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How neuroscience and MR helped Bausch & Lomb develop and refine critical sales materials



Article ID:
20140807
Published:
August 2014, page 40
Authors:
Kieron Mathews and Siva Raj

Article Abstract

A case study on the testing of detail aids for a new Bausch & Lomb contact lens shows how to effectively meld neuroscience with marketing research.

Editor's note: Kieron Mathews is CEO of research firm Kadence International, Boston. Currently president of Boston-based start-up Revvo, Siva Raj was formerly the global insight director at Bausch & Lomb, Rochester, N.Y.

Bausch & Lomb, a Rochester, N.Y., eye care company, had high expectations based on earlier research for a brand new contact lens that was set to launch. To meet these high expectations the firm needed to optimize the detail aids – the brochure-like materials used by sales reps to explain features and benefits to health care professionals (HCPs) – for the new product. However, traditional methods had consistently led to bloated materials in which the most motivating elements of the pitch were lost.

Sometimes called visual aids or sales aids, detail aids are a key tool used by the health care industry to generate product awareness and sales. Detail aid-testing has been a staple of health care market research for years. Typically detail aids are tested through routine IDIs between a researcher and a HCP. The researcher takes the HCP through the sales aid, page by page, for an hour. The researcher and HCP discuss layout, clarity, understanding and other key performance indicators to rate the quality of the brochure being tested.

But many health care companies have begun to recognize that this approach suffers from a number of issues:

• The Q&A format puts the HCP in the role of expert instead of a prospective buyer. HCPs by training are rational animals and therefore tend to overthink and provide much feedback from their cognitive brain. You get fewer insights about the impact the detail aid is having on their buying decision at an emotional level.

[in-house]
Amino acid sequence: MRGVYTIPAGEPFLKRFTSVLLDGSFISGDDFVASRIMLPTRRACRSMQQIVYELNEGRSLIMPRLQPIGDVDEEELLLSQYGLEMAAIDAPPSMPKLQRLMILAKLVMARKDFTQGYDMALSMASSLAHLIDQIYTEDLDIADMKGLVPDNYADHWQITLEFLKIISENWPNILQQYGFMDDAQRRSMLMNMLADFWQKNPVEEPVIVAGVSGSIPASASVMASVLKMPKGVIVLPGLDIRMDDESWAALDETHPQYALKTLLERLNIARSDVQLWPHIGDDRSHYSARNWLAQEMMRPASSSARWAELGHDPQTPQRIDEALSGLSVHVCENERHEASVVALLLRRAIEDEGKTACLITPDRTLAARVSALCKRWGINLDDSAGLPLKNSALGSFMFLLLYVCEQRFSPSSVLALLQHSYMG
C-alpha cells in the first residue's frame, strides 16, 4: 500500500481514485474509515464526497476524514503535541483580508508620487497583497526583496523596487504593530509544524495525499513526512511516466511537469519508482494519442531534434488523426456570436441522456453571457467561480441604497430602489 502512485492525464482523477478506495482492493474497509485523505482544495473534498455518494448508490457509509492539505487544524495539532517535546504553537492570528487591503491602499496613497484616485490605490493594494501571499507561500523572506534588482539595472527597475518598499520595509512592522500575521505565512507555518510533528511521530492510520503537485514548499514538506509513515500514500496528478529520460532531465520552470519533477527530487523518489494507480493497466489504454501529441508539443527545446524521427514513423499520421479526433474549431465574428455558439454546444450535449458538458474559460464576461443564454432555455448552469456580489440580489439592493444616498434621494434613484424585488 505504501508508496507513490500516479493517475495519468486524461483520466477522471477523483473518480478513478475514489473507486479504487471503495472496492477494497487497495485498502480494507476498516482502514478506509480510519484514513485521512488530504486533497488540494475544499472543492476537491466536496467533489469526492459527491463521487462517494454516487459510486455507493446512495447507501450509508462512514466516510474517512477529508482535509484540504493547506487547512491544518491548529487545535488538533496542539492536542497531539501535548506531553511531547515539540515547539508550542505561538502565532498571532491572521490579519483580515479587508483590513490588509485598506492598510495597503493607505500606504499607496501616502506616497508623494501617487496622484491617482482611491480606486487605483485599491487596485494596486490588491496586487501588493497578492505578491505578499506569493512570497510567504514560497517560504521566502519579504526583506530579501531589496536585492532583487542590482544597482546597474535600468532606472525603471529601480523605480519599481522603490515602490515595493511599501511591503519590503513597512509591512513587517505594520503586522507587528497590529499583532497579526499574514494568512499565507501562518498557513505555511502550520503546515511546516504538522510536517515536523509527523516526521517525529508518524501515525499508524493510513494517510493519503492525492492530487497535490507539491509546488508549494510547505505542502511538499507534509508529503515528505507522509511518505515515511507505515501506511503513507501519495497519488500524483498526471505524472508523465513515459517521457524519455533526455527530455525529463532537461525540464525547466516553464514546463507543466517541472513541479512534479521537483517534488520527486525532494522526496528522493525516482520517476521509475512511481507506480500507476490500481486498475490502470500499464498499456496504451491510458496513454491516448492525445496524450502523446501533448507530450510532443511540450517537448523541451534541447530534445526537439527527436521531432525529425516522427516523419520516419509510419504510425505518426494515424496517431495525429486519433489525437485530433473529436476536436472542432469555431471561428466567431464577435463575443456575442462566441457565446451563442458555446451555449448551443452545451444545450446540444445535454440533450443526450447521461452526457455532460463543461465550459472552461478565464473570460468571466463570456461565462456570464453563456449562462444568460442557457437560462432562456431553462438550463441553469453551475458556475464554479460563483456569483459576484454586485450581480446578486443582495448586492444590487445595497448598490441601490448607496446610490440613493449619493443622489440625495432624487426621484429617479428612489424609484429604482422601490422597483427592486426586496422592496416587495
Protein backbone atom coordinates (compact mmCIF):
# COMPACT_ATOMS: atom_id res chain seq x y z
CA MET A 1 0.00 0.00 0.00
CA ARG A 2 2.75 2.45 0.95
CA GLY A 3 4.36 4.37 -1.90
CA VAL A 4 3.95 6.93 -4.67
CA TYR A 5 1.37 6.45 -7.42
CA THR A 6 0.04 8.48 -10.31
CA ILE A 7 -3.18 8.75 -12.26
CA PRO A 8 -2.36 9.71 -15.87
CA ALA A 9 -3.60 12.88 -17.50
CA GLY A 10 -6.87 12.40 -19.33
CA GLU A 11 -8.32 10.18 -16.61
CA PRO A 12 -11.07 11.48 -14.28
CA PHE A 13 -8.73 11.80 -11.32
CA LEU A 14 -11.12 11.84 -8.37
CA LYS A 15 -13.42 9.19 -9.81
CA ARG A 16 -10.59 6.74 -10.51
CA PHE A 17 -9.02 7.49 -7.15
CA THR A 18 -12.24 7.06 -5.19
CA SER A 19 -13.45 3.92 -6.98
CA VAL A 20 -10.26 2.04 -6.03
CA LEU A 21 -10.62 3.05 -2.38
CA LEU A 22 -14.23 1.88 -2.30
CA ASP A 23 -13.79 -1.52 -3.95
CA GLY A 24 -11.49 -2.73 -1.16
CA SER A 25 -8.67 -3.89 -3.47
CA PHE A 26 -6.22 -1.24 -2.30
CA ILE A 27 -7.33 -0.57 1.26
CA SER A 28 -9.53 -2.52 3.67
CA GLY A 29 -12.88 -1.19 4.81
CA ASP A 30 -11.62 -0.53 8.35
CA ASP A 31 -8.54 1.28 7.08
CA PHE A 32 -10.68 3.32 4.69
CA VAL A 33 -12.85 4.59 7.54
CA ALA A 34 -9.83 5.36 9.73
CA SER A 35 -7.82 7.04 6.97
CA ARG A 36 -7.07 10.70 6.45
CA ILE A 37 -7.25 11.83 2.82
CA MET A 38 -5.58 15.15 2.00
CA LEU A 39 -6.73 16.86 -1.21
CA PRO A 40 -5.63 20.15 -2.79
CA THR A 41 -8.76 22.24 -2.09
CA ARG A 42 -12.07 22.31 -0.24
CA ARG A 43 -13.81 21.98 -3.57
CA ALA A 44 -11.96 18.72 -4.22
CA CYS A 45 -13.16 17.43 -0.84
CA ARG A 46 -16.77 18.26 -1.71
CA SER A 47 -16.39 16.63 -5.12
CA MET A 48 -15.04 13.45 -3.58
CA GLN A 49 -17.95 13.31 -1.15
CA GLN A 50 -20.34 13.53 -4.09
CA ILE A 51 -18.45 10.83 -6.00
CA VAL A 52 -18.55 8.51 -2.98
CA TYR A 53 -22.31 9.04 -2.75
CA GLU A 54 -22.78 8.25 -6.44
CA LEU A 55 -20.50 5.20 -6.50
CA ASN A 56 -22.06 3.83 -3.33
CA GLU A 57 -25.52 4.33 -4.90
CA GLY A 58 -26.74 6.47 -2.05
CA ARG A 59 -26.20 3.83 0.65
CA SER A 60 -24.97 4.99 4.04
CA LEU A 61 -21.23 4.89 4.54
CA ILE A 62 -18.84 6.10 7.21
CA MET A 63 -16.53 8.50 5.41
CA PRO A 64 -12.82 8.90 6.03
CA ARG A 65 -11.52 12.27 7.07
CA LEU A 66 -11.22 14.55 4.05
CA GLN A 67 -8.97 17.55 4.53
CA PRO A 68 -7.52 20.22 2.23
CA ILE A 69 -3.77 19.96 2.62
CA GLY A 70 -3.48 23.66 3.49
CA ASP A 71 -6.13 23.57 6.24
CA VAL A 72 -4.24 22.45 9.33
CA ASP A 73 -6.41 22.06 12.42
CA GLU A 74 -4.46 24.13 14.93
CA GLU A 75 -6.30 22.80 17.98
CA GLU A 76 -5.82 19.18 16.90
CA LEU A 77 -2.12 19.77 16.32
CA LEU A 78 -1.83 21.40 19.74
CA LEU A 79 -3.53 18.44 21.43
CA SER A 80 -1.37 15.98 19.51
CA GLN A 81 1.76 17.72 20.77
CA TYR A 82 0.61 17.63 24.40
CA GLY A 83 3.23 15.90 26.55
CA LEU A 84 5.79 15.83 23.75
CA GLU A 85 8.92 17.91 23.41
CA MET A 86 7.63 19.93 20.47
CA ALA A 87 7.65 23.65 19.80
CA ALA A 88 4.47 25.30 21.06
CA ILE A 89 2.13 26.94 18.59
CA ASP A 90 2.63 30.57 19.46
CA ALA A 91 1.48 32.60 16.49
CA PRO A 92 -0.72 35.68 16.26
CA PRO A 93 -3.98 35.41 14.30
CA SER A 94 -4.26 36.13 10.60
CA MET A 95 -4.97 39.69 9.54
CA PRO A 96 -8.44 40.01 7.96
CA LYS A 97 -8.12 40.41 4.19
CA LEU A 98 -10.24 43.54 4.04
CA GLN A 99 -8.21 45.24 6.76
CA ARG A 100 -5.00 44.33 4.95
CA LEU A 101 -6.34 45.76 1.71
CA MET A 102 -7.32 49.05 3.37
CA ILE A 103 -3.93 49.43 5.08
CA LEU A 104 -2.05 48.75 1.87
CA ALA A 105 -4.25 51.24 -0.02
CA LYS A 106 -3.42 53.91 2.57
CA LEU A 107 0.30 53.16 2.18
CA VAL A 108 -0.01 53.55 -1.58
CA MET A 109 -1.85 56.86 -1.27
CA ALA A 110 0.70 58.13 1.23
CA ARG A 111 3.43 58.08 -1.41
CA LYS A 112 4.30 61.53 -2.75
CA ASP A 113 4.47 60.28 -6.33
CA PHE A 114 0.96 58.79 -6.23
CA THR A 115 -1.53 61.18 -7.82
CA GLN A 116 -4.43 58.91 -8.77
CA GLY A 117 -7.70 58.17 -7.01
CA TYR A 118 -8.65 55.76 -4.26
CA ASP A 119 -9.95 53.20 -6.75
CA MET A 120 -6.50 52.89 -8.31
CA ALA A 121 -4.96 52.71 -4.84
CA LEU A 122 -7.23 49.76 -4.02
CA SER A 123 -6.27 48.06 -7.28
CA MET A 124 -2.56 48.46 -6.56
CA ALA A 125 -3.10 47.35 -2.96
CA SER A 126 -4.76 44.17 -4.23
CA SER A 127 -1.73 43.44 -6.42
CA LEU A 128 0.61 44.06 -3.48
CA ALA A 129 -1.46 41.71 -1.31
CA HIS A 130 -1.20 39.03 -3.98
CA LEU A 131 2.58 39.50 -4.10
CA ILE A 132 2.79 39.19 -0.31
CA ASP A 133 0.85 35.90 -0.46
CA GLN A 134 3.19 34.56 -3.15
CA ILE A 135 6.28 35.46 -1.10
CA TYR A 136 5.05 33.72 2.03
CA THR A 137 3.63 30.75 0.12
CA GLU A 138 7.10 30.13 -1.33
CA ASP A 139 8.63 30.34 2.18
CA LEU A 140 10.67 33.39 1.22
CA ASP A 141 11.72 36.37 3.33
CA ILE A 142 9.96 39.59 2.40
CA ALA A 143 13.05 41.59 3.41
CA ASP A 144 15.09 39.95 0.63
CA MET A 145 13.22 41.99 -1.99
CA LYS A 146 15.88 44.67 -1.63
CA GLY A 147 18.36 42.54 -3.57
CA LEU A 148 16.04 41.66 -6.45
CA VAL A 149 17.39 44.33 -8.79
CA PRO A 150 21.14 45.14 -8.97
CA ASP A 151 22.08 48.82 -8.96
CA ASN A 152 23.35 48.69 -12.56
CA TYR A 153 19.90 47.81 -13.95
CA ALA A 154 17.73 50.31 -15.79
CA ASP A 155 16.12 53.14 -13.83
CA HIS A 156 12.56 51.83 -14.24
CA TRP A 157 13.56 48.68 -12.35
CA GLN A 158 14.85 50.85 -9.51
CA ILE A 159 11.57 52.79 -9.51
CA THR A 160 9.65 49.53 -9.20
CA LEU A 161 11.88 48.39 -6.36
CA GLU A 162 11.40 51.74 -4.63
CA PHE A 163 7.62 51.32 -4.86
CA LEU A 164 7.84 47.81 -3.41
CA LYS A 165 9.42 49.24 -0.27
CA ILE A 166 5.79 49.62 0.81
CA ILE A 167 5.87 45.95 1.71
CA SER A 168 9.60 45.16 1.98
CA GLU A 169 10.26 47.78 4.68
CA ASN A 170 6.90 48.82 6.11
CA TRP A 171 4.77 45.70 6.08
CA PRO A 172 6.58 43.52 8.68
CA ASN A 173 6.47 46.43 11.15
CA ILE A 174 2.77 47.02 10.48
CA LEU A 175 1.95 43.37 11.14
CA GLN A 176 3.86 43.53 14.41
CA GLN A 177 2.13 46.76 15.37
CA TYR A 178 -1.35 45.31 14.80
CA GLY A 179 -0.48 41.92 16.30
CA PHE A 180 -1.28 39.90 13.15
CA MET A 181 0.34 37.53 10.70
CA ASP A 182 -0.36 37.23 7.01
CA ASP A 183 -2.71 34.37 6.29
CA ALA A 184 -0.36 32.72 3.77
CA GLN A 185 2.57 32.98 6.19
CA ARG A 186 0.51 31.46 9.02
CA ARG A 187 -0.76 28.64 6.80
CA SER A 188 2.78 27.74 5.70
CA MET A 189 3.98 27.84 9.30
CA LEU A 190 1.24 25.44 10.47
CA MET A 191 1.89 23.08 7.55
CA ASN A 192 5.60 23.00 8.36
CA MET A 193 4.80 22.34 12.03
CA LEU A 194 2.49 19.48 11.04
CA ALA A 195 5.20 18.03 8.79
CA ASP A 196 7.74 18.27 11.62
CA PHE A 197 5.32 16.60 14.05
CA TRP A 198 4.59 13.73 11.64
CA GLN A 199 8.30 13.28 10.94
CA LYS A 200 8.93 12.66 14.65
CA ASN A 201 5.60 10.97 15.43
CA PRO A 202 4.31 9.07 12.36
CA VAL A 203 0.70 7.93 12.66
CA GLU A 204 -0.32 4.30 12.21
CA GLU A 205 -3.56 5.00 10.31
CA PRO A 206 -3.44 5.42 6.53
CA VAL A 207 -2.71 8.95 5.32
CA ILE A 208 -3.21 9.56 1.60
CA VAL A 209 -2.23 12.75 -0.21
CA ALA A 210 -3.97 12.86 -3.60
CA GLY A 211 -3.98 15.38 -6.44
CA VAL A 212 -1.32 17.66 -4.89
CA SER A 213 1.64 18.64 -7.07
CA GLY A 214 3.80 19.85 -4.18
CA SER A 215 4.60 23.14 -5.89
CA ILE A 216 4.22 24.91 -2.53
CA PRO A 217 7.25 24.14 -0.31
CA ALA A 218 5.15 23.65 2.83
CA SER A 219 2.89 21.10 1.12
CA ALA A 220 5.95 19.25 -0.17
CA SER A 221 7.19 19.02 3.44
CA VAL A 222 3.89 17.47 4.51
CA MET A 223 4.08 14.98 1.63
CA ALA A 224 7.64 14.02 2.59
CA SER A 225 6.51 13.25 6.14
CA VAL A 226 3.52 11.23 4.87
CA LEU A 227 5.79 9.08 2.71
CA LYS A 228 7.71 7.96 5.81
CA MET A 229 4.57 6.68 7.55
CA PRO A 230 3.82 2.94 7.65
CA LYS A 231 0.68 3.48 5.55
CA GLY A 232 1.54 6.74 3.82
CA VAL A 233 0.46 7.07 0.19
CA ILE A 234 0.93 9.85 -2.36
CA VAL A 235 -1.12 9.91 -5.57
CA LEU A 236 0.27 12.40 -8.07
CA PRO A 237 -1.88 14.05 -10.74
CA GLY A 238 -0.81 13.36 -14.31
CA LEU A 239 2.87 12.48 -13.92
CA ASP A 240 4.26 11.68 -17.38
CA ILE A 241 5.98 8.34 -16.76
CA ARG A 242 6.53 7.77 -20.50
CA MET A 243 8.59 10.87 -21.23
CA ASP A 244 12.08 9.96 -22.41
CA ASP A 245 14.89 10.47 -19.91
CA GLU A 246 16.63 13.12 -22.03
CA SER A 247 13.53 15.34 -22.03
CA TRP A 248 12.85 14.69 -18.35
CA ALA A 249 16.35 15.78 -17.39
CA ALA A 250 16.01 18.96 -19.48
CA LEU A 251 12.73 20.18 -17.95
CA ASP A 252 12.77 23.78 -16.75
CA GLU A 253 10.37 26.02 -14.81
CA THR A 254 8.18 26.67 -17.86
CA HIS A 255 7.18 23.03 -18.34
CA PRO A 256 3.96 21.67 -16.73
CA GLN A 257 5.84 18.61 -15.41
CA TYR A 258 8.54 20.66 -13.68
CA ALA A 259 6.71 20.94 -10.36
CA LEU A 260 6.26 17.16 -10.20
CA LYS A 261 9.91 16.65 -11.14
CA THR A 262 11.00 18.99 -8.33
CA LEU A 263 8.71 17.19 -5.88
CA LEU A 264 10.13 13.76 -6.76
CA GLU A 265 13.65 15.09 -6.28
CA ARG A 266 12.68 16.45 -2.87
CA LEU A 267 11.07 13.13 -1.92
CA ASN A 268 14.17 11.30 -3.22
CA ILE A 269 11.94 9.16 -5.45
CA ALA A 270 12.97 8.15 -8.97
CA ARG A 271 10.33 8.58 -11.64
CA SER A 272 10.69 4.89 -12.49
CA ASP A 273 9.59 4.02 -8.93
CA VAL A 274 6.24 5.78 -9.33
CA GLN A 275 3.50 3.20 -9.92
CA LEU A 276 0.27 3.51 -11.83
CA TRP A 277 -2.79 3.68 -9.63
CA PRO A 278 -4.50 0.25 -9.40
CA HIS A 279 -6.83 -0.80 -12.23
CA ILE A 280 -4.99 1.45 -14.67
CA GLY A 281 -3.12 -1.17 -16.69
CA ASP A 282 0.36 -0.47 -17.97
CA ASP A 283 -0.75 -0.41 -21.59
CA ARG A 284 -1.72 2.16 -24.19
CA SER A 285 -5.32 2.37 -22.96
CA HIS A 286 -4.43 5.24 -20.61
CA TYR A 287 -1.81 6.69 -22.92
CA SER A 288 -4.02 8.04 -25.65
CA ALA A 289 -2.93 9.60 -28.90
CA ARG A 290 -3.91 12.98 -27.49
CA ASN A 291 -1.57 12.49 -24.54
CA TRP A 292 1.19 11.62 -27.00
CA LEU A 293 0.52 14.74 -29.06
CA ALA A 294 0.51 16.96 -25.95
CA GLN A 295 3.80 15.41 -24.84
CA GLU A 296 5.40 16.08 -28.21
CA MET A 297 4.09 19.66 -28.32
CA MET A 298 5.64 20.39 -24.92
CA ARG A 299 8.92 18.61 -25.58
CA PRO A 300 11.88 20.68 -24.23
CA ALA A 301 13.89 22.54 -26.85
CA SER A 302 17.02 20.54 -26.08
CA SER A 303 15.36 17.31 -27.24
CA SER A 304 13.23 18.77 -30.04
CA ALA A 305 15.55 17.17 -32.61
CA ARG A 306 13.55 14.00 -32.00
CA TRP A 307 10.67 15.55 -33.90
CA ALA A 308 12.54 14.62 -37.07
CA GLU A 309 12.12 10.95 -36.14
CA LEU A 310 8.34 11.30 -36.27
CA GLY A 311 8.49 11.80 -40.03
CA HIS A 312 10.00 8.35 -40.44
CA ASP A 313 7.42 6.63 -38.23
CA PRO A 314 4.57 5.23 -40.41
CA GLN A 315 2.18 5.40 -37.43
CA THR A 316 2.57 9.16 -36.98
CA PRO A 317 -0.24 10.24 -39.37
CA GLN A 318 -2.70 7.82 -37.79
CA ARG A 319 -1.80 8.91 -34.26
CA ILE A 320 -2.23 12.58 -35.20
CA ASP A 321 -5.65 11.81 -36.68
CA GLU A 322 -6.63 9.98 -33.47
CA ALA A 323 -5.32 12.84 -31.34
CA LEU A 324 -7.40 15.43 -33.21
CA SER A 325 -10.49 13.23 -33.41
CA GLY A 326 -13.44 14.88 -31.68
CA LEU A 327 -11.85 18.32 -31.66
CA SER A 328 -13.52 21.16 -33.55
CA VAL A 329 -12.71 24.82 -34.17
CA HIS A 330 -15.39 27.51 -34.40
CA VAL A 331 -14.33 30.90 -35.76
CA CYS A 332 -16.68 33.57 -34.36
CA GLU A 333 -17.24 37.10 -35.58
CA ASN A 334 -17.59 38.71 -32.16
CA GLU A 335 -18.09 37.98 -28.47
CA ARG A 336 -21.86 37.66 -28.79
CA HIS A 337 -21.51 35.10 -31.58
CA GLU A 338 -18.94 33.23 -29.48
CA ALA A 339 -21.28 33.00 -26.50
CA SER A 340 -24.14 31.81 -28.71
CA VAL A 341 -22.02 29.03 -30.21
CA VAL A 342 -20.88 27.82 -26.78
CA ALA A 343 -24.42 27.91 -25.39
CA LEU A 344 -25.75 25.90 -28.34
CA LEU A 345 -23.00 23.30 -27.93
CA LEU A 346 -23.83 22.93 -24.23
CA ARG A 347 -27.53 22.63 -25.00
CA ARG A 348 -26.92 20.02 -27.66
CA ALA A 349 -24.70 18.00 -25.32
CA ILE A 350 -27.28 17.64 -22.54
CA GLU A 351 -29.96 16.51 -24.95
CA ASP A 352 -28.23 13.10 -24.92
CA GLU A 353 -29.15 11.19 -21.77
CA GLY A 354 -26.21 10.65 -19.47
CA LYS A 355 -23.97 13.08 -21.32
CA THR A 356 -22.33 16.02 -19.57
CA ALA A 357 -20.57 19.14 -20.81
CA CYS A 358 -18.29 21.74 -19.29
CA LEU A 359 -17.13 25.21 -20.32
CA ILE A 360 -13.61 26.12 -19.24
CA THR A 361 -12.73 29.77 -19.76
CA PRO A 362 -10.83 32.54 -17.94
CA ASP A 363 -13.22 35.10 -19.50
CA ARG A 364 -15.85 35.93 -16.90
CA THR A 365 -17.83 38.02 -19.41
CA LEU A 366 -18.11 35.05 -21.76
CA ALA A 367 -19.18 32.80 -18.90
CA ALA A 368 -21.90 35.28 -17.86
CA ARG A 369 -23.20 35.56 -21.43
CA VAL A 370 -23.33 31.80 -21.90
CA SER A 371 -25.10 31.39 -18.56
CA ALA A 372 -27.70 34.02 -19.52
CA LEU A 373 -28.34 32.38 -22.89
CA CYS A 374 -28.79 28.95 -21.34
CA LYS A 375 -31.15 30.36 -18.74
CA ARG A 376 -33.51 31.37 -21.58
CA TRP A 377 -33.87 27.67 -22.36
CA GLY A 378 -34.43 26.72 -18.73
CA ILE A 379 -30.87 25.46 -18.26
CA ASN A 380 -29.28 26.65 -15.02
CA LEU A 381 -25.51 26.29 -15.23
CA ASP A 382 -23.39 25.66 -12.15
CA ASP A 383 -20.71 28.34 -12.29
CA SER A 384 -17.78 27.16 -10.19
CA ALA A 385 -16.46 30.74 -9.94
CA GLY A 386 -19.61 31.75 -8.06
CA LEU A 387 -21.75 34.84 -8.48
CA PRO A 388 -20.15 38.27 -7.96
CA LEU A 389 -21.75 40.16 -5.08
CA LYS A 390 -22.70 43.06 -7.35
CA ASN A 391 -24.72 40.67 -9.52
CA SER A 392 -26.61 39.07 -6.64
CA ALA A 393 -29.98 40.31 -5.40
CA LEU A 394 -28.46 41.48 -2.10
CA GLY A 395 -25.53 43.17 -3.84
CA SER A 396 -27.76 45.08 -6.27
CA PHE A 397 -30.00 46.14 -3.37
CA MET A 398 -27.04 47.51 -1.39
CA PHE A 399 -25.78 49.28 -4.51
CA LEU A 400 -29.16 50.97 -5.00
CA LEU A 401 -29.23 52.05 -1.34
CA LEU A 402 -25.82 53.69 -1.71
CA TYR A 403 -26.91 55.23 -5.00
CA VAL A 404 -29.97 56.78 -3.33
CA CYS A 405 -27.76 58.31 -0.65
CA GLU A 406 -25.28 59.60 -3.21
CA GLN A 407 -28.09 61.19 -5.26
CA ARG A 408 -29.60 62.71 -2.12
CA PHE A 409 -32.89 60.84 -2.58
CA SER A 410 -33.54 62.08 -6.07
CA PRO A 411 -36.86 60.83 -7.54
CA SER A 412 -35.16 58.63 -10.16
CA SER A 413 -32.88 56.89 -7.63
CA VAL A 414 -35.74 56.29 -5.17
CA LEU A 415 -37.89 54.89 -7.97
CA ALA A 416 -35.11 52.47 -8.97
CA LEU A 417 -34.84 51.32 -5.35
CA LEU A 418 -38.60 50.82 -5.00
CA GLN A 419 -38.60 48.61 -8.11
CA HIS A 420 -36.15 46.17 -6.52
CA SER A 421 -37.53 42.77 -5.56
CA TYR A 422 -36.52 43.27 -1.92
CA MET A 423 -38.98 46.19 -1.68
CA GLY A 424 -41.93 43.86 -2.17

• HCPs are very uncomfortable talking about money or admitting knowledge gaps and they strive to maintain professional pride. In a Q&A format they often hide things (like real motivations driving choice or the impact of cost on decision-making) behind a poker face, making it hard to find out what they really think.

• The Q&A format fails to adequately represent the interactive nature of a sales pitch. As such, you test the detail aid in a way that is not replicated in the field and you end up with an aid that may “tell” but not necessarily “sell.”

As a result of these issues, the end product is often a 20-30-page detail aid that has too much explanatory copy, lacks visual impact and fails to tell a compelling story. So when Bausch & Lomb came to Kadence International seeking a novel solution that utilized neuroscience to address these issues we saw an opportunity to build a methodology that harnesses the best of both worlds: the most appropriate/insightful neuroscience technique and innovative Q&A-based research that enabled us to capture the right insights.

Seen an explosion

The desire to incorporate neuroscience with marketing research is certainly not new. The last few years have seen an explosion in the use of neuroscience techniques (see sidebar) – from scanning people’s brains through an fMRI machine while they view TV commercials to attaching electrical sensors to their heads (EEGs), as well as capturing every twitch of their faces via videocameras to recognize emotional change (facial coding).